Todays Bake

Just a shot of a bake I do about every five days.

[img]http://www.sourdough.com.au/gallery/d/3738-1/Todays+Bake+150306.jpg[/img]

6 comments

Teresa, rye loaves have a lower gluten content compared to white loaves, so too much water spray is destroying a rather fragile structure.
Easy on the trigger lady.

Laughing

Bill, I wouldn't mind having those loaves around my house every five days! I spray for the first five minutes and then not again. It seems moot after the initial spring but I guess it depends on what you are after. This morning I am baking rye sour and the first loaf I sprayed during the first five minutes and the dough basically fell apart. The next loaf I sprayed once and not again, the dough is staying together and it looks great. So I guess the lower gluten loaves don't have to be sprayed as much or maybe even over proofed loaves.
Teresa

Dom, I should have stated that I give about 6 sprays inside the oven when I put the loaf in as well as spraying the loaf a couple of times. Using my method you are actually getting superheated steam from the tray in the bottom as well, thats why you can't see it.
The spraying at the start (and the 2 following sprays) give the moist steam.

For a 1Kg loaf I bake at 220C for 45 min. Great crust, moist crumb, stays fresh for 2 days, will freeze and refresh in the oven and come up like a fresh baked loaf, and makes toast to die for. Works for me.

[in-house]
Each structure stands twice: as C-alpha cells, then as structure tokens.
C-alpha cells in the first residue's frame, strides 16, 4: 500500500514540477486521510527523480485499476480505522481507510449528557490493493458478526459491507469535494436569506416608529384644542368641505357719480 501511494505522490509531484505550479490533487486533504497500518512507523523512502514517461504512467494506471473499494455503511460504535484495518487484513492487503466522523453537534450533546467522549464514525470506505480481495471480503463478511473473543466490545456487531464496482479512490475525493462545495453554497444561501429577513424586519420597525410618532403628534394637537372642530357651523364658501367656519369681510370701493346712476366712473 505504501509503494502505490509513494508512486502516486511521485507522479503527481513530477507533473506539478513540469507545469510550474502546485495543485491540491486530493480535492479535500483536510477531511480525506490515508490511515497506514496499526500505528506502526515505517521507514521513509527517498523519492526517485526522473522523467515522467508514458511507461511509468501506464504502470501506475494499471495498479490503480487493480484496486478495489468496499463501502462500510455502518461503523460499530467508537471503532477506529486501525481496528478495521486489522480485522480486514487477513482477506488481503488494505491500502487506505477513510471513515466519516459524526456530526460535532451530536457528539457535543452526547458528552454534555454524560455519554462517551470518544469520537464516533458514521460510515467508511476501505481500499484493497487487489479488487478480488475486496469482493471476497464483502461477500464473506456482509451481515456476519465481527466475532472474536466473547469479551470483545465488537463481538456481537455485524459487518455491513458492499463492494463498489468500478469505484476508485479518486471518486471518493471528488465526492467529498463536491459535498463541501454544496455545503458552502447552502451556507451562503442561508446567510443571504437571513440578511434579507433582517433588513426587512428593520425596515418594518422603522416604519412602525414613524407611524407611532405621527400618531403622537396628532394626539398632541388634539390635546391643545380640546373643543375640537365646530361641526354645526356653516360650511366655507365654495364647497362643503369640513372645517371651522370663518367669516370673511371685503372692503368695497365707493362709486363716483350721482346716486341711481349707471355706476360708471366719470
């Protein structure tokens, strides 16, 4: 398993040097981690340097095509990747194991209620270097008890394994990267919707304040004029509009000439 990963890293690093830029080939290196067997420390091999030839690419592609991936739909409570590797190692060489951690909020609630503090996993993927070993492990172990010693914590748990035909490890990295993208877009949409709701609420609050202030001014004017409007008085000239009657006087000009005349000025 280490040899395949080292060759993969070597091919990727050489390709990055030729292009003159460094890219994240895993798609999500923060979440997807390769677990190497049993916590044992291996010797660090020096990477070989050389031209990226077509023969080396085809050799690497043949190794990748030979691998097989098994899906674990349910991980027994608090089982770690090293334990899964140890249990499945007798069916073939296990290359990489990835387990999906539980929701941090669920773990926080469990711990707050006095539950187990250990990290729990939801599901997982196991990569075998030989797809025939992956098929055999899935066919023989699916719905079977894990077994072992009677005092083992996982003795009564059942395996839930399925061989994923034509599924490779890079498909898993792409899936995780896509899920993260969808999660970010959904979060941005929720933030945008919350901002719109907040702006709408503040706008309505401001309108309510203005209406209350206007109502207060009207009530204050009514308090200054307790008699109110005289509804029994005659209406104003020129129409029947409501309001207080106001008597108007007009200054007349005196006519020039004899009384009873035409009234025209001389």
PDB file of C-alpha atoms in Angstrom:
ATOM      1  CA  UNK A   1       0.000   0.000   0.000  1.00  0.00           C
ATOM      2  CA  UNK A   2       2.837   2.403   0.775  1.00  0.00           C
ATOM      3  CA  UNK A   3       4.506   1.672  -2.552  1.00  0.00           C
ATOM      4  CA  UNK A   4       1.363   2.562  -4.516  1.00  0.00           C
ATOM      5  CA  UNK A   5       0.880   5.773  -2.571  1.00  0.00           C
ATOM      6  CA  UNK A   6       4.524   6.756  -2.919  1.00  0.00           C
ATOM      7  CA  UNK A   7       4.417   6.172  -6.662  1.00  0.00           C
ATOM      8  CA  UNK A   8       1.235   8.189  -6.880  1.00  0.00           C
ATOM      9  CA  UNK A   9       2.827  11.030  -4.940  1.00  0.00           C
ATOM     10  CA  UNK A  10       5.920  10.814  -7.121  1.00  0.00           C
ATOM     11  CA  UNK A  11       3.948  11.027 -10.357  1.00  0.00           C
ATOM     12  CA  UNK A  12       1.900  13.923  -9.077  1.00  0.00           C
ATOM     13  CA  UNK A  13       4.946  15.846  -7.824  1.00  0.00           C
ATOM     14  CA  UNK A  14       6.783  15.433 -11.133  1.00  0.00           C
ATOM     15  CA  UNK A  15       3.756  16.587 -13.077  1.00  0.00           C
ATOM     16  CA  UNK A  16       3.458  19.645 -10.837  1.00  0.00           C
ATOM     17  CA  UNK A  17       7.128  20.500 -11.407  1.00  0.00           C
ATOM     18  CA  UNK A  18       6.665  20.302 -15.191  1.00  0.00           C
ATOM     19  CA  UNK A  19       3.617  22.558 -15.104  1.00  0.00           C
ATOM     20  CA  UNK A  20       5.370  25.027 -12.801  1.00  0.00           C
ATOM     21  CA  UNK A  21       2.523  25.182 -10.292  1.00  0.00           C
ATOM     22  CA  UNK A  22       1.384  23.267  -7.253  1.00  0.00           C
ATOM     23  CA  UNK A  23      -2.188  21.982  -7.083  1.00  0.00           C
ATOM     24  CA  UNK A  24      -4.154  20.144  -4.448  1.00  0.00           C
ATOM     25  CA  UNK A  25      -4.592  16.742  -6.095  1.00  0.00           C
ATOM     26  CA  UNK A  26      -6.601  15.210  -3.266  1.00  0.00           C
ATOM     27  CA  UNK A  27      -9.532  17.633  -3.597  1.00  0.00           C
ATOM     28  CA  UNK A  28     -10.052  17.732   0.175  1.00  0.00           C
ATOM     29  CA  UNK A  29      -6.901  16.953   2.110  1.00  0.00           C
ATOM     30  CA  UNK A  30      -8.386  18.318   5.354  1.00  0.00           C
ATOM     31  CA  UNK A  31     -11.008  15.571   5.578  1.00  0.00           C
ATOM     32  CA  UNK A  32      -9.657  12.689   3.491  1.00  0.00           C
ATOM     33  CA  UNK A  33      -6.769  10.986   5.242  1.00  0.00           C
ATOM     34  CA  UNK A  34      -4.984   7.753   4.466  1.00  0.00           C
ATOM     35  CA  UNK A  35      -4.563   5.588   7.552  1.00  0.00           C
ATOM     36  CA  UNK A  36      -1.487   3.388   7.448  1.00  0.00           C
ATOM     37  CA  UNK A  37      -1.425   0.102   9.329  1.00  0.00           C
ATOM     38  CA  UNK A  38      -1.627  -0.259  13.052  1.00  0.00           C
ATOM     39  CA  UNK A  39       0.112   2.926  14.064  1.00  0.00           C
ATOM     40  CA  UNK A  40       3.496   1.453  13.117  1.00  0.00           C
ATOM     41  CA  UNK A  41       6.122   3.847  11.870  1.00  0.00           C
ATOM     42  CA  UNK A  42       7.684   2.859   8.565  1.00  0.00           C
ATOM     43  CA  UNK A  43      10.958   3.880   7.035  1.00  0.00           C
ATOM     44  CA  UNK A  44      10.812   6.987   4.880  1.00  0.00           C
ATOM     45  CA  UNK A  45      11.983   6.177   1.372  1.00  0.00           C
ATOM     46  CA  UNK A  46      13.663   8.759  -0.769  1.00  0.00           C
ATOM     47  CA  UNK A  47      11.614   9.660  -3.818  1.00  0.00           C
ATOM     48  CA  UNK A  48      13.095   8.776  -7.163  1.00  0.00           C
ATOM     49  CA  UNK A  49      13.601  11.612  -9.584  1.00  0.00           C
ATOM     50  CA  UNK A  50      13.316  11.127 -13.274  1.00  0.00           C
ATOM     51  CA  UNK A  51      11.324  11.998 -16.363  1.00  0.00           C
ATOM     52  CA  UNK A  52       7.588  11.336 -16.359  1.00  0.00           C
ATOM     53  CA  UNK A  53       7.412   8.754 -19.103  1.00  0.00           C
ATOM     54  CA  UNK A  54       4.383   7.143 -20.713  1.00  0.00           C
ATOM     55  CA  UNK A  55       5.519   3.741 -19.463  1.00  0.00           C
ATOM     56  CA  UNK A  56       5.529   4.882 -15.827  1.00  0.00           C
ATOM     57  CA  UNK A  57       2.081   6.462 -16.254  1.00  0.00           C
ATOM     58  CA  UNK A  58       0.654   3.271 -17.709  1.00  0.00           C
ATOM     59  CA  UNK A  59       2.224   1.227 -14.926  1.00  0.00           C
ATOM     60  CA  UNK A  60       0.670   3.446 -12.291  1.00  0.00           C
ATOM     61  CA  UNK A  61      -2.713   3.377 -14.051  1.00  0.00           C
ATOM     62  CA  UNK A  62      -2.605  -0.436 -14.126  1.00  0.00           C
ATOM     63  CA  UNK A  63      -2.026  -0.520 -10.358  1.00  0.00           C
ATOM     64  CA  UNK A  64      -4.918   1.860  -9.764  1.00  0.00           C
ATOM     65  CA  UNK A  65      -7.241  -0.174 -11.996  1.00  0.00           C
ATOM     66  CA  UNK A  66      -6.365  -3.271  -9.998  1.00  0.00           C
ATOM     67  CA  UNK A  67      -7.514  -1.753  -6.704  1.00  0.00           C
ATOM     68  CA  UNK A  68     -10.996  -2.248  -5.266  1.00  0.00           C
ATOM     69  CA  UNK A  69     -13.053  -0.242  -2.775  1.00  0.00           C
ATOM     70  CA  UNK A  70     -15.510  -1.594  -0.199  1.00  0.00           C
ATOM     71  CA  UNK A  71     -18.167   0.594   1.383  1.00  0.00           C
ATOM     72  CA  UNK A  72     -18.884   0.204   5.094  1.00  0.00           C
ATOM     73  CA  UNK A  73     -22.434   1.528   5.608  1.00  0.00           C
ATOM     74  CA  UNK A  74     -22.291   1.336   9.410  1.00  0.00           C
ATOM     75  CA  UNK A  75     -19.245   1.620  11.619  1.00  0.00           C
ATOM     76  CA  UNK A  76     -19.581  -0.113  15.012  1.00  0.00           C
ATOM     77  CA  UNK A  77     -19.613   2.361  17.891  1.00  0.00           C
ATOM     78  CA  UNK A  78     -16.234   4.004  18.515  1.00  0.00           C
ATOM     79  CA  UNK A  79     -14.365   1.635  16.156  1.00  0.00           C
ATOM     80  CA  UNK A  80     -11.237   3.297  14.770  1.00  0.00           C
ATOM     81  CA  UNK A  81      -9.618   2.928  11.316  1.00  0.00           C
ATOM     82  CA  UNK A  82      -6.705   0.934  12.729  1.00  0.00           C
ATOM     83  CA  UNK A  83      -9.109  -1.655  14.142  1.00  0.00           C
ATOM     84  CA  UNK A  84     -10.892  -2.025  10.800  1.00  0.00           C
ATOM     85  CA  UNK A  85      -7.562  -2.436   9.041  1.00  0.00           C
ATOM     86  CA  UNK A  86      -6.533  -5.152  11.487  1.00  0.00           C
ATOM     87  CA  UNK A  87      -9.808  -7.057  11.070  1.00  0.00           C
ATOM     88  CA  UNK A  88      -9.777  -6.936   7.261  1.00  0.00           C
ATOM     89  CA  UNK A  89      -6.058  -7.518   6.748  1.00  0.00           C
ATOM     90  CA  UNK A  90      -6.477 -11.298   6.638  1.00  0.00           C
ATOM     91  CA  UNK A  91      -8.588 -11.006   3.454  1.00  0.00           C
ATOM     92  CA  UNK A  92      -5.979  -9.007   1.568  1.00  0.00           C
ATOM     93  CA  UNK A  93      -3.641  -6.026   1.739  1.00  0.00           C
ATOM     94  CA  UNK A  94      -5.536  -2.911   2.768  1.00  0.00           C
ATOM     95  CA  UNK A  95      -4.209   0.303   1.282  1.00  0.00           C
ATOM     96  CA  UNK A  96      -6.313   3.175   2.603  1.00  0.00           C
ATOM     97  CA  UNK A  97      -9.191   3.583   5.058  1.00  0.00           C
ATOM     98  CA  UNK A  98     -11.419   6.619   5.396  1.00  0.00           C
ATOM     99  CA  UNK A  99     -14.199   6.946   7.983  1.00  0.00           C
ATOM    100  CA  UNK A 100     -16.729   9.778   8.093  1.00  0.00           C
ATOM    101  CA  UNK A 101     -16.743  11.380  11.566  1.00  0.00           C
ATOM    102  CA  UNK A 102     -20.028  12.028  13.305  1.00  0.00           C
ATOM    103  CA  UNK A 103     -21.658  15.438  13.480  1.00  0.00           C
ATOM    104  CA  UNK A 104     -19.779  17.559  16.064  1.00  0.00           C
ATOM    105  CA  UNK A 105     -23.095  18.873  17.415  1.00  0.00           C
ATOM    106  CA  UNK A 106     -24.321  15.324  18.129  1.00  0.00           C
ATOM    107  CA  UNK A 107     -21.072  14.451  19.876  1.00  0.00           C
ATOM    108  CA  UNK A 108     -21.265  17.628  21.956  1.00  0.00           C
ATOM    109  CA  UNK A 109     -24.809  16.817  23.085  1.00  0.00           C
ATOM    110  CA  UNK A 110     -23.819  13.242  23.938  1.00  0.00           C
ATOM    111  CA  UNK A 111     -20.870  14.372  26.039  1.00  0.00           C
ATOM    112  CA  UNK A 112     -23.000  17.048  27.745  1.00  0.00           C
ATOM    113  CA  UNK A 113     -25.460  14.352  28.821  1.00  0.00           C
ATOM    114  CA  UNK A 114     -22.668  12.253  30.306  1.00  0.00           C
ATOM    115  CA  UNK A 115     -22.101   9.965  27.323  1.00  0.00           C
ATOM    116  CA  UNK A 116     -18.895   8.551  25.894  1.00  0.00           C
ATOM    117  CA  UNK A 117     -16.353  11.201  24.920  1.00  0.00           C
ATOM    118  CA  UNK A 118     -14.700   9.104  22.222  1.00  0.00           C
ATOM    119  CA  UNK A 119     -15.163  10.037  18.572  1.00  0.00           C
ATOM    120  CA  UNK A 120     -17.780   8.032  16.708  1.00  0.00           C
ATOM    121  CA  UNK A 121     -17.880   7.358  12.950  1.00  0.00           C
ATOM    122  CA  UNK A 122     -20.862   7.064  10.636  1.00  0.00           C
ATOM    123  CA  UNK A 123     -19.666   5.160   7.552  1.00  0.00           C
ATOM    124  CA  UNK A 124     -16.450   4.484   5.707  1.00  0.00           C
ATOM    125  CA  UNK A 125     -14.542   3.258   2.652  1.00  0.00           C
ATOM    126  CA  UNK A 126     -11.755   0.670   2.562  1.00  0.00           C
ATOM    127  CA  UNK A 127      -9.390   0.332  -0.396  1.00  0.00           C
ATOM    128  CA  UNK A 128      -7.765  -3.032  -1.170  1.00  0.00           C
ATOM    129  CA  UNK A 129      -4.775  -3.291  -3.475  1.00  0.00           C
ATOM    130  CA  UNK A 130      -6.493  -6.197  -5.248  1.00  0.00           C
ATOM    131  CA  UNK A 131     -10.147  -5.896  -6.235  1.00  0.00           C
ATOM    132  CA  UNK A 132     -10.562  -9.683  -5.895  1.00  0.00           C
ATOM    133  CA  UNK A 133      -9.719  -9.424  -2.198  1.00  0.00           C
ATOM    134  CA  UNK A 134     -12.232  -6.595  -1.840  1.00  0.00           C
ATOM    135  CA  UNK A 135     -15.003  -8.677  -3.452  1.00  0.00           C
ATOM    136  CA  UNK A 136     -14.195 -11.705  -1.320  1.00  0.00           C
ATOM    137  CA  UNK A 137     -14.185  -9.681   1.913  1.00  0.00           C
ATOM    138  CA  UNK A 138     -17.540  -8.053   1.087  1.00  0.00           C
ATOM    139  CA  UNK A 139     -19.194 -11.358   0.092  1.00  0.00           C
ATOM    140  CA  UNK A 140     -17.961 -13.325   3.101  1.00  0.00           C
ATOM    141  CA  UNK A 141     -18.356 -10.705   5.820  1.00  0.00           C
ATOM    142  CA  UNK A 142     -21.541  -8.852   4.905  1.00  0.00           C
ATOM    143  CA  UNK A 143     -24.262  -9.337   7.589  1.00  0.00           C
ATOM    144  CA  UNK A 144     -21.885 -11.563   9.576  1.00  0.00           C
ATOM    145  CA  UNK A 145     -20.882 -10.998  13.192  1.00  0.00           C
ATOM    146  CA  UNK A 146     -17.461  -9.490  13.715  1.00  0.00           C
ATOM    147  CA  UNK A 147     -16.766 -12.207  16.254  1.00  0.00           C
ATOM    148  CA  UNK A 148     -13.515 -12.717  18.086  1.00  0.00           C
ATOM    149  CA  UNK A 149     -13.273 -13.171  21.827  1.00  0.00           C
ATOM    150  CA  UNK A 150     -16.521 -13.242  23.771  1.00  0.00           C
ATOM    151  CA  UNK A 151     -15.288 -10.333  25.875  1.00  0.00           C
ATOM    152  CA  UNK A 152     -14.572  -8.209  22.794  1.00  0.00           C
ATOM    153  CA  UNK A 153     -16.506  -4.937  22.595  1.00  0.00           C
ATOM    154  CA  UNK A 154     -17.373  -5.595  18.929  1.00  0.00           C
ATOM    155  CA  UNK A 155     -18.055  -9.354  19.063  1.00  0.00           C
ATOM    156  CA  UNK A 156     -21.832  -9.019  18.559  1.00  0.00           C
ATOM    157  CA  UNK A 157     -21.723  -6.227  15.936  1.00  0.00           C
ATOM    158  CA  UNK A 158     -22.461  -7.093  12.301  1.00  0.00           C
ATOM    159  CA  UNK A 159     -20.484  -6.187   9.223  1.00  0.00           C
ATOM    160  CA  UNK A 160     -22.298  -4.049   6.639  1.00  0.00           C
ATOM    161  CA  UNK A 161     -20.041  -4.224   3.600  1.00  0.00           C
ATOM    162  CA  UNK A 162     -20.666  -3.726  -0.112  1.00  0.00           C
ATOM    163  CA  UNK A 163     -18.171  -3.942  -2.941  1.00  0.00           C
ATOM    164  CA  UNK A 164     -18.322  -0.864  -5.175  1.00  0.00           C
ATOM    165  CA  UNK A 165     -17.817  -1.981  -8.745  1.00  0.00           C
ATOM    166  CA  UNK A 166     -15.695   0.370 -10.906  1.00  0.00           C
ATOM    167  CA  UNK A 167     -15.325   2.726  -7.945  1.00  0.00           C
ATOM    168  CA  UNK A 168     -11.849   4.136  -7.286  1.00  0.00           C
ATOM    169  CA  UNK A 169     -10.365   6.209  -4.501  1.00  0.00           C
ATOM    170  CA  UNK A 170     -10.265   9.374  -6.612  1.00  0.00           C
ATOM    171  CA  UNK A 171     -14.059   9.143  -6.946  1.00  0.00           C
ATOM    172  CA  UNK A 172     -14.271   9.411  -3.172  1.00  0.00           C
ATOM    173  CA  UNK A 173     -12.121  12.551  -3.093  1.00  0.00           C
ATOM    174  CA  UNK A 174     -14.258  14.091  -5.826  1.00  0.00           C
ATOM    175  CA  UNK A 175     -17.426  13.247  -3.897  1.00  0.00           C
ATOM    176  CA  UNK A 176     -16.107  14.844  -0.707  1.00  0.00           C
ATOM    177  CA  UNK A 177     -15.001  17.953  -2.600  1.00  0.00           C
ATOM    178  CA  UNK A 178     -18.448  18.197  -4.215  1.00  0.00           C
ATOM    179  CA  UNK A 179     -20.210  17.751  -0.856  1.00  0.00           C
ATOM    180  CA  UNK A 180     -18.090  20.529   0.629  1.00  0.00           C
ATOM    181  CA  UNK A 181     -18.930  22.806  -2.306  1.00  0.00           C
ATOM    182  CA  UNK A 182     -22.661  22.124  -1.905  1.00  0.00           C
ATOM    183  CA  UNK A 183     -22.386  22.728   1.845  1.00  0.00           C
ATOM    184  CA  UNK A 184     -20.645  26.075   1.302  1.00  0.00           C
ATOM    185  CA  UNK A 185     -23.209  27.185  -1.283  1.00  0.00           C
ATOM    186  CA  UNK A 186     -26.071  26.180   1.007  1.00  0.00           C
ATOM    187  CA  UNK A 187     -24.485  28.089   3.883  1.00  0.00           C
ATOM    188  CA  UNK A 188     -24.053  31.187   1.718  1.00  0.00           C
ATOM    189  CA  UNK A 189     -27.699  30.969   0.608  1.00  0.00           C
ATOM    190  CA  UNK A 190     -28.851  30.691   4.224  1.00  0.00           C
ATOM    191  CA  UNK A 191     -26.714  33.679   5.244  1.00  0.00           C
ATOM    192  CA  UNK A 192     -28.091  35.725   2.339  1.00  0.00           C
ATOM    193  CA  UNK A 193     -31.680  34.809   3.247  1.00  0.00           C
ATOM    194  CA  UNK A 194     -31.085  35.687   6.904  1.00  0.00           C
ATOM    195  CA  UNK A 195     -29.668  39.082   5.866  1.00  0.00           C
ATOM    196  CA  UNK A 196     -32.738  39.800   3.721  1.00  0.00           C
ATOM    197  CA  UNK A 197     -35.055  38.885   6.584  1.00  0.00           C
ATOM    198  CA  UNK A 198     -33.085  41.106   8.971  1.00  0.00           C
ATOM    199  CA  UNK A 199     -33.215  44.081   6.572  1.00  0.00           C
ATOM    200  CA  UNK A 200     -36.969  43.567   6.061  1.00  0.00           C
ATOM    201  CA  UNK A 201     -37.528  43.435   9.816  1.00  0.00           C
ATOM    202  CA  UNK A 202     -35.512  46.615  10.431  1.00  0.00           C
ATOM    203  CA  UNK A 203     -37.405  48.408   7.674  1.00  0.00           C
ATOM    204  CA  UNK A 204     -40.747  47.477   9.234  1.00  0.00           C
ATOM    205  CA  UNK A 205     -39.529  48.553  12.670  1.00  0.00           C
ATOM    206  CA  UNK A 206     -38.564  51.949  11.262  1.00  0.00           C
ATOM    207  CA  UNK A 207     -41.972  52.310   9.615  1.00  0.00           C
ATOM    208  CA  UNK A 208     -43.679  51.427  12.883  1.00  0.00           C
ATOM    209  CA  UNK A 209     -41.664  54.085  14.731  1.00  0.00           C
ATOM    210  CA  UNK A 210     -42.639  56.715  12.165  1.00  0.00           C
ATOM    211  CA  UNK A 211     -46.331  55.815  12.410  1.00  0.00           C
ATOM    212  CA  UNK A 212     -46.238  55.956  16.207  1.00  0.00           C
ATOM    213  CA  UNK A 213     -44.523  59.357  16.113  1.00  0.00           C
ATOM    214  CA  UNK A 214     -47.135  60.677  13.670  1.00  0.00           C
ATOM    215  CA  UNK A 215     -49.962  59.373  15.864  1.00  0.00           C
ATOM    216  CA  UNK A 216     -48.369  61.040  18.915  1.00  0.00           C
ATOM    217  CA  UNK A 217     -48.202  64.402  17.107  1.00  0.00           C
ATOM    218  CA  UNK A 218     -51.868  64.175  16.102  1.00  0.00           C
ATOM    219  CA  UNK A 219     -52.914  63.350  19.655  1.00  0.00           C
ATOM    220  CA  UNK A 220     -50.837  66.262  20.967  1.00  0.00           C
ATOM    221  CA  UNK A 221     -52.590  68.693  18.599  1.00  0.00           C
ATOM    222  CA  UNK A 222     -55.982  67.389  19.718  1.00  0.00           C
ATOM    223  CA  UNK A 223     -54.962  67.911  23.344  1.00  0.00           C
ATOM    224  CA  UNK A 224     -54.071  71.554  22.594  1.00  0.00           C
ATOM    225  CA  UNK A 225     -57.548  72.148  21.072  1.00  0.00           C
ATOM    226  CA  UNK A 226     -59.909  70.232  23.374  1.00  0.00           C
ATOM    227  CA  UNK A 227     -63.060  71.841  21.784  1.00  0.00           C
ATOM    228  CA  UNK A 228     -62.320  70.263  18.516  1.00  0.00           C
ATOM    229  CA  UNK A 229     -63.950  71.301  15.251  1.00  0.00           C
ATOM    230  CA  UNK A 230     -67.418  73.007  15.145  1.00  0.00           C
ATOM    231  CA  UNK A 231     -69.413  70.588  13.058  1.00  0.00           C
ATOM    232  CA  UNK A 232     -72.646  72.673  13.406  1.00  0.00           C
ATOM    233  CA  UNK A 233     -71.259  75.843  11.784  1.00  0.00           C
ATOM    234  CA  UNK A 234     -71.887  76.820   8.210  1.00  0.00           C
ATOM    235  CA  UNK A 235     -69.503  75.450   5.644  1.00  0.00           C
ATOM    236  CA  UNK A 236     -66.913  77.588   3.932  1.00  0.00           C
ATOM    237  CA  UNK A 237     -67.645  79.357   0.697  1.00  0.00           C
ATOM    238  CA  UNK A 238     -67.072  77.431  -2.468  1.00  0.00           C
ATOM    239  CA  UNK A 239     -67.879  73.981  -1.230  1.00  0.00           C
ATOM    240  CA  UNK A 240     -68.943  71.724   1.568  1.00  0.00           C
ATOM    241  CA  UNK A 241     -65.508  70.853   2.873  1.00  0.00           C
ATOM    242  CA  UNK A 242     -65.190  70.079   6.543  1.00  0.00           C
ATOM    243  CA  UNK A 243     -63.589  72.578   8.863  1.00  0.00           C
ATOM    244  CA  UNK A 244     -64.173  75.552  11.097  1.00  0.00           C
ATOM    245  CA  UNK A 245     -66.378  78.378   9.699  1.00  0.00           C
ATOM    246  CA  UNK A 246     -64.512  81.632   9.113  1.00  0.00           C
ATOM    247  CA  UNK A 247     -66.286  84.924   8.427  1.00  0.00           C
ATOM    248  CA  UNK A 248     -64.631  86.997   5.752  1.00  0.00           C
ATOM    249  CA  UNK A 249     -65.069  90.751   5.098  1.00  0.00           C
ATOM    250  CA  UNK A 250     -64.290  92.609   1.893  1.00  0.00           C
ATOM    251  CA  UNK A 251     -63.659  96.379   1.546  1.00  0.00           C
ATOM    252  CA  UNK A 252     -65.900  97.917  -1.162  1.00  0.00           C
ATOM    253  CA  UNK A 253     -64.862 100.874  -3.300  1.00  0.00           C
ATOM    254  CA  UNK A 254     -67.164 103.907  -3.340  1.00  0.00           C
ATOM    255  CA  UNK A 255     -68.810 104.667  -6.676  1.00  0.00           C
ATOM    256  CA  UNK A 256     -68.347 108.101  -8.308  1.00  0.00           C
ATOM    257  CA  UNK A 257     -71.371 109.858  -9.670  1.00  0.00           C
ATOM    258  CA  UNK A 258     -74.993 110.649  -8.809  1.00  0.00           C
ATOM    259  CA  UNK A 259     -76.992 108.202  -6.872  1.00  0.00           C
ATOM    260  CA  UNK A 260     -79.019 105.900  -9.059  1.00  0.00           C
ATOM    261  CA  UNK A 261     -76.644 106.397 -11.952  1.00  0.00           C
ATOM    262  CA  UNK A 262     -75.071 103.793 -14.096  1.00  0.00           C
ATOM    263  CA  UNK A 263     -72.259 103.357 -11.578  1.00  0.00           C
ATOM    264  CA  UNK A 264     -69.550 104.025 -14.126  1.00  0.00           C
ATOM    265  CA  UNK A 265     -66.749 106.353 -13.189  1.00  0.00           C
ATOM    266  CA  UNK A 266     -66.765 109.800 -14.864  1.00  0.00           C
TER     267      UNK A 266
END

Laughing

I bake on a 350mm x 350mm x 20mm unglazed unsealed quarry tile, takes a bit to knock the heat out of that sucker.

Wink

Bill

I think the theory is that you need a burst of steam in the first few minutes of cooking to get the best crust. Later in the bake you actually need reduced humidity. If you put water in the oven when warming up, the danger is that you will lose all your steam when you are putting in the loaf, and it won't build up again for a few minutes.

At the moment I put the loaf in, close the oven door so as not to lose too much heat, grab a mug with (maybe) 100mls (cold) water in it, open the door quickly and chuck the water onto a hot grill tray at the bottom of the oven. THen I close the door and don't open it again for at least 20 minutes.
At 20 or 30 mins I open the door, let out any remaining steam, have a bit of a gander at the loaf (maybe turn it around), then close up and let it finish off.

I used to do the spray every few minutes, but gave up as to be honest I couldn't tell the difference. I have also tried ice cubes or a tray of hot water. The above method is simple, easy and seems reliable.

I don't know that this is the best way, but it seems to give a nice crust. What do other people do?

Dom


they look great Bill.

do you use steam in your oven?

Dom


Hi Dom,
Yes, I put a tray of hot water in the bottom of the oven when I start heating it up, and I top up after each loaf. I also spray the top of the loaves at the start and twice more in the first ten minutes. Chewy crusts.